STDs in the U.S. reach record numbers in 2021, CDC says

stds cdc

Approximately 2.5 million chlamydia, gonorrhea, and syphilis cases have been registered in the United States in 2021, according to preliminary data, released by the Centers for Disease Control and Prevention (CDC) earlier this month. The COVID-19 pandemic’s second year did not bring a slowdown in the growth rate of sexually transmitted diseases (STDs), the CDC statistics showed.

CDC statistics showed that the overall number of 2.5 million infections in 2021 exceeded the record number of STDs reported in the United States in 2020, when it was 2.4 million. The increases were part of a larger spike in STDs during the pandemic, reported in April.

Nearly 700,000 gonorrhea cases were reported in 2021, up 2.8%. Chlamydia, which saw a decrease in 2020, perhaps due to fewer screenings, rose 3% in 2021, according to the CDC.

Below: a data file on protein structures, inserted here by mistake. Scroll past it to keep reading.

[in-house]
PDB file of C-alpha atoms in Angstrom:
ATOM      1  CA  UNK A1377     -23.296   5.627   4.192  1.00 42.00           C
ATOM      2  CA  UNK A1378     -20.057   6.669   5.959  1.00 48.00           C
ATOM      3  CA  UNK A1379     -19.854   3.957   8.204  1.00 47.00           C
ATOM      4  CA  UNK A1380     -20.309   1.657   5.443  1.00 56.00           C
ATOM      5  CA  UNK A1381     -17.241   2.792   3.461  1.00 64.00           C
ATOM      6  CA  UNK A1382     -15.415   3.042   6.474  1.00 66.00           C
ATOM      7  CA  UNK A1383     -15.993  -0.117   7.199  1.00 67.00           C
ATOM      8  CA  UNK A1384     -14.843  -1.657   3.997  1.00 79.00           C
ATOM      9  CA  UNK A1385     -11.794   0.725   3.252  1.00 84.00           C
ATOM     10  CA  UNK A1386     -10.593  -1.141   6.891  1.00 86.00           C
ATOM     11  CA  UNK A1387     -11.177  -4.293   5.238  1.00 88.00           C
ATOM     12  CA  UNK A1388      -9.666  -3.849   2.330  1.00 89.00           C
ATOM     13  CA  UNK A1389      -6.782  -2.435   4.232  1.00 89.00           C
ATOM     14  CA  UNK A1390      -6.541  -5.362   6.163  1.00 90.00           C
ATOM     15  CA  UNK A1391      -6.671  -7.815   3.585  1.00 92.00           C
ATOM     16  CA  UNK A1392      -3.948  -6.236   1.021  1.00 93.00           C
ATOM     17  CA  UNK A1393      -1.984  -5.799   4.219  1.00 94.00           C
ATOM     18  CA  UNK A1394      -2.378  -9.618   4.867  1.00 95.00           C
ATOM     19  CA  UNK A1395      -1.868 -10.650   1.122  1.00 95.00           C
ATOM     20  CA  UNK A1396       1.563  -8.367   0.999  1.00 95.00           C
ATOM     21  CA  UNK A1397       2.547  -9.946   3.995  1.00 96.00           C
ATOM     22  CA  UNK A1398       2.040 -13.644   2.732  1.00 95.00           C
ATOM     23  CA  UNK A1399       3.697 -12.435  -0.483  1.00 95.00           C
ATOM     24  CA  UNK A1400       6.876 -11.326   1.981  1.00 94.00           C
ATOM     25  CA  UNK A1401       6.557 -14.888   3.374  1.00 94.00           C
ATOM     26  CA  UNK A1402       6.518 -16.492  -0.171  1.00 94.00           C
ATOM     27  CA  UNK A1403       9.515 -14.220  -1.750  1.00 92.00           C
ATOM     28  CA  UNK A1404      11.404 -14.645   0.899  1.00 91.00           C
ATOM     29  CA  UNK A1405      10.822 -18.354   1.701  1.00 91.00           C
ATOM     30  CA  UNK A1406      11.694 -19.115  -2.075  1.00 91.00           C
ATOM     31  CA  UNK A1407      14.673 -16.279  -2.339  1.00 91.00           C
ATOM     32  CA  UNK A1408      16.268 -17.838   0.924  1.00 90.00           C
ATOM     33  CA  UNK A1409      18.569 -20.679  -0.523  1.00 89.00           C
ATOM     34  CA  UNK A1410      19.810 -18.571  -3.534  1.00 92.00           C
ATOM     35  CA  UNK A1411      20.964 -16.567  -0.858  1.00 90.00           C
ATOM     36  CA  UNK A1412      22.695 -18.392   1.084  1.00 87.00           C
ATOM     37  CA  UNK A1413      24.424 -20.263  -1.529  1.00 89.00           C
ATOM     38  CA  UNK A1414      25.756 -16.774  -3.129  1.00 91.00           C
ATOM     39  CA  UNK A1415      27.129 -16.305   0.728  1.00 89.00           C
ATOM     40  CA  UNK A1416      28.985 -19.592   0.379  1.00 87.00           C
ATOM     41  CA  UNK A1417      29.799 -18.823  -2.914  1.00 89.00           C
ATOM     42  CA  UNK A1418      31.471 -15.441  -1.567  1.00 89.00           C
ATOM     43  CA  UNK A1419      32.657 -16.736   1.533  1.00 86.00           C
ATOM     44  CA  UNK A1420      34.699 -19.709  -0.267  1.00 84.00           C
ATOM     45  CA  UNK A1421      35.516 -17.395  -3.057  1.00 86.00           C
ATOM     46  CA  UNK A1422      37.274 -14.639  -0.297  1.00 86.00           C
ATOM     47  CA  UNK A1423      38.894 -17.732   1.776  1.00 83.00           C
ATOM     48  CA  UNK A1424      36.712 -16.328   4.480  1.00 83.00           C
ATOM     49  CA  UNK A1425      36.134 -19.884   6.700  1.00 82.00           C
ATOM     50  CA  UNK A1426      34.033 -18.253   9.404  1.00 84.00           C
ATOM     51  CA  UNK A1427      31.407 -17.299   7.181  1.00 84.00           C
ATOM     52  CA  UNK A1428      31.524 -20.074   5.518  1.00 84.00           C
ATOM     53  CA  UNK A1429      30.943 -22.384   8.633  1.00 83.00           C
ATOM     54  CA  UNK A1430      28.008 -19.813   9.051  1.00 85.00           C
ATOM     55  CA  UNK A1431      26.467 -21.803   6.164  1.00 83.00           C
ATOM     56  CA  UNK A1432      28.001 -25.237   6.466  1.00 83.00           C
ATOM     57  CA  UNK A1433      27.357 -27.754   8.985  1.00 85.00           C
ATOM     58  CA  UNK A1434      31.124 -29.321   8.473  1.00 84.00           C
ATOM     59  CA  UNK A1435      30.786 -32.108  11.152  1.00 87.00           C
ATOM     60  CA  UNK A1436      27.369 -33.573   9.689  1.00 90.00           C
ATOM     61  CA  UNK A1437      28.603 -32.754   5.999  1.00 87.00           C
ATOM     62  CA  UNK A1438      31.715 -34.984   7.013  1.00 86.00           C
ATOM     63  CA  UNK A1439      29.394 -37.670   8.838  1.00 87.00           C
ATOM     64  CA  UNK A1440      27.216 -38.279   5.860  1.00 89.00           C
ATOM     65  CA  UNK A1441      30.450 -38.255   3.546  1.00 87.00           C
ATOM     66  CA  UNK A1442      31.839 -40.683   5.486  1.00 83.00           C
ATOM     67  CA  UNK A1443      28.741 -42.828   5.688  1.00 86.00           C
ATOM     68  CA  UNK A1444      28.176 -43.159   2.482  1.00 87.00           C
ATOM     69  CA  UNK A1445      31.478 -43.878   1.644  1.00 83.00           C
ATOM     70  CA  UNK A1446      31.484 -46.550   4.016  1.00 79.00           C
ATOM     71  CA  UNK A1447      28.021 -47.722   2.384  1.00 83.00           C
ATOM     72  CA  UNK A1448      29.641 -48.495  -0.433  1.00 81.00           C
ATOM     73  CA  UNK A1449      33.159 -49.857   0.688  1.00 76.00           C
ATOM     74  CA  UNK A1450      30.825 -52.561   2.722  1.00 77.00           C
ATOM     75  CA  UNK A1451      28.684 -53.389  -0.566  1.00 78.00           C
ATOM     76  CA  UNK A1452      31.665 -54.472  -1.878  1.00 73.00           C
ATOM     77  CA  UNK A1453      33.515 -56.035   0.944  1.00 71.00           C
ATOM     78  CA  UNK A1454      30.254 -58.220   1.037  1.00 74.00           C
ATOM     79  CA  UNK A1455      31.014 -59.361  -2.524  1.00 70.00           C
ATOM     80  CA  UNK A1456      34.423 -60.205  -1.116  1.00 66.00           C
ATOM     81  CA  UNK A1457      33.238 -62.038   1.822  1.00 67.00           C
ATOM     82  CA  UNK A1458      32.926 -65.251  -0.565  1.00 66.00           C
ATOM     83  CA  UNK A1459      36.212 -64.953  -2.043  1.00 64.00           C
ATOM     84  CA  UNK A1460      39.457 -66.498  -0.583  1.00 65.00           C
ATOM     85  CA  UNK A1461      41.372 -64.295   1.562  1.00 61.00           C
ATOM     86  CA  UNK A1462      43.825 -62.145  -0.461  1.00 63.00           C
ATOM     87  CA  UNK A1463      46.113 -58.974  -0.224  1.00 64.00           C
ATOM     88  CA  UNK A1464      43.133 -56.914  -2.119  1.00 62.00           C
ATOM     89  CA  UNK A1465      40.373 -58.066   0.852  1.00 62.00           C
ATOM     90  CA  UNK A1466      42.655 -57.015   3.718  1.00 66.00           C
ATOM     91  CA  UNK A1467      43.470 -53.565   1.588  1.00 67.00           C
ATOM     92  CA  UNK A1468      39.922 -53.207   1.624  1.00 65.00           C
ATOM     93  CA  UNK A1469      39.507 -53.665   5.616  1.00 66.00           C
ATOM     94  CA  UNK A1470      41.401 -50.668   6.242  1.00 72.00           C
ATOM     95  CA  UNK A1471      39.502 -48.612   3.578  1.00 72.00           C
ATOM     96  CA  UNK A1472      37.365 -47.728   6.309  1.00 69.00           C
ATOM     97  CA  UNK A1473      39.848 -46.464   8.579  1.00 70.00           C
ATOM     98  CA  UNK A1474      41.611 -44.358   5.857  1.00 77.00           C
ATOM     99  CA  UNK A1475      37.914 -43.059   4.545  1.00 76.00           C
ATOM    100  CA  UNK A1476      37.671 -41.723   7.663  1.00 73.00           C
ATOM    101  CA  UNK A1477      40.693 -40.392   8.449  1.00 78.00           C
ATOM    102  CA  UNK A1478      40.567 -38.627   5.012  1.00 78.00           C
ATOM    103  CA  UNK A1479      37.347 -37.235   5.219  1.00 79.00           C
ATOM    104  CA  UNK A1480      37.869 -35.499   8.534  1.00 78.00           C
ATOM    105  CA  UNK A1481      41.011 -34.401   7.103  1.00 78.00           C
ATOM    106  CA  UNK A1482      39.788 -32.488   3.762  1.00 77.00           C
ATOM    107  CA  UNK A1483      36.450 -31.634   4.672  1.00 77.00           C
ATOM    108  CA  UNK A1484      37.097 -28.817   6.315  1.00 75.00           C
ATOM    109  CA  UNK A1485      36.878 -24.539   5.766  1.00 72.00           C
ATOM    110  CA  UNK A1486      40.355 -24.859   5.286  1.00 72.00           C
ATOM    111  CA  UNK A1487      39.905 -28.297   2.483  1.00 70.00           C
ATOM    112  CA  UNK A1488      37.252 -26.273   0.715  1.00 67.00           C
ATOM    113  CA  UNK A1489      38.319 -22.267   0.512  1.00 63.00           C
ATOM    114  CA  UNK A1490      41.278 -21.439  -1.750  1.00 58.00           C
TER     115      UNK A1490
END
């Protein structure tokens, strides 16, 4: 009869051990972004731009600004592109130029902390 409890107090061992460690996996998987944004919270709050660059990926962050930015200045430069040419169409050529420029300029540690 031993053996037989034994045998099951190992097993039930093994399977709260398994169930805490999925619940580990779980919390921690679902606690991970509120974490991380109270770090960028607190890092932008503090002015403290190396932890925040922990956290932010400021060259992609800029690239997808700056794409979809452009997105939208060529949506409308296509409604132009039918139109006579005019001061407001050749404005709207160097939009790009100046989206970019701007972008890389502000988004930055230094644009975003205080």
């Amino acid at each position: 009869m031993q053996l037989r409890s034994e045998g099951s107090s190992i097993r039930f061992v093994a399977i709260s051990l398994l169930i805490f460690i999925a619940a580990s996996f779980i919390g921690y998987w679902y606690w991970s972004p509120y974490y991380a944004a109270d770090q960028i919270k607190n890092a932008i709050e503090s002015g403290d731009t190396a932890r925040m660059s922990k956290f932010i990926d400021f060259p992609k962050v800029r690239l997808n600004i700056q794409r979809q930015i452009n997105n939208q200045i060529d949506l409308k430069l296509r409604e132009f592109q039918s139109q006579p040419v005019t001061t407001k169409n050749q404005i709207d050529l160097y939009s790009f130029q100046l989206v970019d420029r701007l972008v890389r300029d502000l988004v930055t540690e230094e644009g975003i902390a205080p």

Some of the most disheartening increases came with rates of babies contracting syphilis in the womb, or congenital syphilis, which rose by 24%. In 2021, more than 2,600 newborns were born with syphilis, a major increase from the 529 in 2000, when the CDC expressed hope of eradicating the disease.

The overall syphilis rate rose by 27.7% in 2021, according to the CDC. As POLITICO notes, this is the highest yearly increase since the Truman administration of the 1950s.

“The COVID-19 pandemic put enormous pressure on an already strained public health infrastructure,” said Jonathan Mermin, M.D., M.P.H., Director of CDC’s National Center for HIV, Viral Hepatitis, STD, and TB Prevention. “There were moments in 2020 when it felt like the world was standing still, but STDs weren’t. The unrelenting momentum of the STD epidemic continued even as STD prevention services were disrupted.”

A CDC spokesperson told Newsweek that the preliminary data shows “some racial and ethnic minority groups, gay and bisexual men, and our nation’s youth continue to be disproportionately impacted by higher rates of STIs (sexually transmitted infections)—illustrating a failure to provide access to quality sexual healthcare to everyone who needs it.”

Scroll to Top
SUBSCRIBE TO THE FREE GOOD DAY BIO NEWSLETTER